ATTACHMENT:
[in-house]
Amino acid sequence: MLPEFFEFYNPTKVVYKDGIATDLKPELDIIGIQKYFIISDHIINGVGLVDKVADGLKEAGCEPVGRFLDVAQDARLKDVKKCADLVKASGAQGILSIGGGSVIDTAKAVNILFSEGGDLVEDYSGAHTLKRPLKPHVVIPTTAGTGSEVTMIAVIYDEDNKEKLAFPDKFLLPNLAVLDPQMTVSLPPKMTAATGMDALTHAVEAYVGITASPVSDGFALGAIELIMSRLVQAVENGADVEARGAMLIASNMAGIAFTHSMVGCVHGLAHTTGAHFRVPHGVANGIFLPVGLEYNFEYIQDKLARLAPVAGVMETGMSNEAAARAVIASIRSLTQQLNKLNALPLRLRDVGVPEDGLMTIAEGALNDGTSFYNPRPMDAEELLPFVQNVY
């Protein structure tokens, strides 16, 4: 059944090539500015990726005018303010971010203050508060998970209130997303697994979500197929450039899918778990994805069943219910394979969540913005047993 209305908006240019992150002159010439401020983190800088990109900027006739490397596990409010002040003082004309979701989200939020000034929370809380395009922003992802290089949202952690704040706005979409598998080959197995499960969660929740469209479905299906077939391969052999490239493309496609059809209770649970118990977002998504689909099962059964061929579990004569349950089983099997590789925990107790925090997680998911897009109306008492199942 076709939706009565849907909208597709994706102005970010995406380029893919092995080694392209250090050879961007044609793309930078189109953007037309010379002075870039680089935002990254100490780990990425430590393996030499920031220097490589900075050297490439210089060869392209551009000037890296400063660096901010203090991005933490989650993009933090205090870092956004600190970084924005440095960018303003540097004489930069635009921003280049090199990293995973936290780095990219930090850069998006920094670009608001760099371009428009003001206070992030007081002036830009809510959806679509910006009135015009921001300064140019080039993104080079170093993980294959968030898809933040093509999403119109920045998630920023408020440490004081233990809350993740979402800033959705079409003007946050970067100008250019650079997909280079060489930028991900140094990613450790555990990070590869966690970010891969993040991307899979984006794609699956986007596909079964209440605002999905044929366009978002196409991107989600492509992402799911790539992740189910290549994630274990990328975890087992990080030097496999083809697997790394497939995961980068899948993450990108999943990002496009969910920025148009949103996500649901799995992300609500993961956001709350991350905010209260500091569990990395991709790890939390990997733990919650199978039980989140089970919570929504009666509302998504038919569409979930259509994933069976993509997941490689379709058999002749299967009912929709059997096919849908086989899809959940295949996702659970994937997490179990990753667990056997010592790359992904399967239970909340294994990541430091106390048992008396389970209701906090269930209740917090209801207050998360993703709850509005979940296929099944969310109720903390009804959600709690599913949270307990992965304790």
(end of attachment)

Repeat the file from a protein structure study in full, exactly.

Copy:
[in-house]
Amino acid sequence: MLPEFFEFYNPTKVVYKDGIATDLKPELDIIGIQKYFIISDHIINGVGLVDKVADGLKEAGCEPVGRFLDVAQDARLKDVKKCADLVKASGAQGILSIGGGSVIDTAKAVNILFSEGGDLVEDYSGAHTLKRPLKPHVVIPTTAGTGSEVTMIAVIYDEDNKEKLAFPDKFLLPNLAVLDPQMTVSLPPKMTAATGMDALTHAVEAYVGITASPVSDGFALGAIELIMSRLVQAVENGADVEARGAMLIASNMAGIAFTHSMVGCVHGLAHTTGAHFRVPHGVANGIFLPVGLEYNFEYIQDKLARLAPVAGVMETGMSNEAAARAVIASIRSLTQQLNKLNALPLRLRDVGVPEDGLMTIAEGALNDGTSFYNPRPMDAEELLPFVQNVY
């Protein structure tokens, strides 16, 4: 059944090539500015990726005018303010971010203050508060998970209130997303697994979500197929450039899918778990994805069943219910394979969540913005047993 209305908006240019992150002159010439401020983190800088990109900027006739490397596990409010002040003082004309979701989200939020000034929370809380395009922003992802290089949202952690704040706005979409598998080959197995499960969660929740469209479905299906077939391969052999490239493309496609059809209770649970118990977002998504689909099962059964061929579990004569349950089983099997590789925990107790925090997680998911897009109306008492199942 076709939706009565849907909208597709994706102005970010995406380029893919092995080694392209250090050879961007044609793309930078189109953007037309010379002075870039680089935002990254100490780990990425430590393996030499920031220097490589900075050297490439210089060869392209551009000037890296400063660096901010203090991005933490989650993009933090205090870092956004600190970084924005440095960018303003540097004489930069635009921003280049090199990293995973936290780095990219930090850069998006920094670009608001760099371009428009003001206070992030007081002036830009809510959806679509910006009135015009921001300064140019080039993104080079170093993980294959968030898809933040093509999403119109920045998630920023408020440490004081233990809350993740979402800033959705079409003007946050970067100008250019650079997909280079060489930028991900140094990613450790555990990070590869966690970010891969993040991307899979984006794609699956986007596909079964209440605002999905044929366009978002196409991107989600492509992402799911790539992740189910290549994630274990990328975890087992990080030097496999083809697997790394497939995961980068899948993450990108999943990002496009969910920025148009949103996500649901799995992300609500993961956001709350991350905010209260500091569990990395991709790890939390990997733990919650199978039980989140089970919570929504009666509302998504038919569409979930259509994933069976993509997941490689379709058999002749299967009912929709059997096919849908086989899809959940295949996702659970994937997490179990990753667990056997010592790359992904399967239970909340294994990541430091106390048992008396389970209701906090269930209740917090209801207050998360993703709850509005979940296929099944969310109720903390009804959600709690599913949270307990992965304790």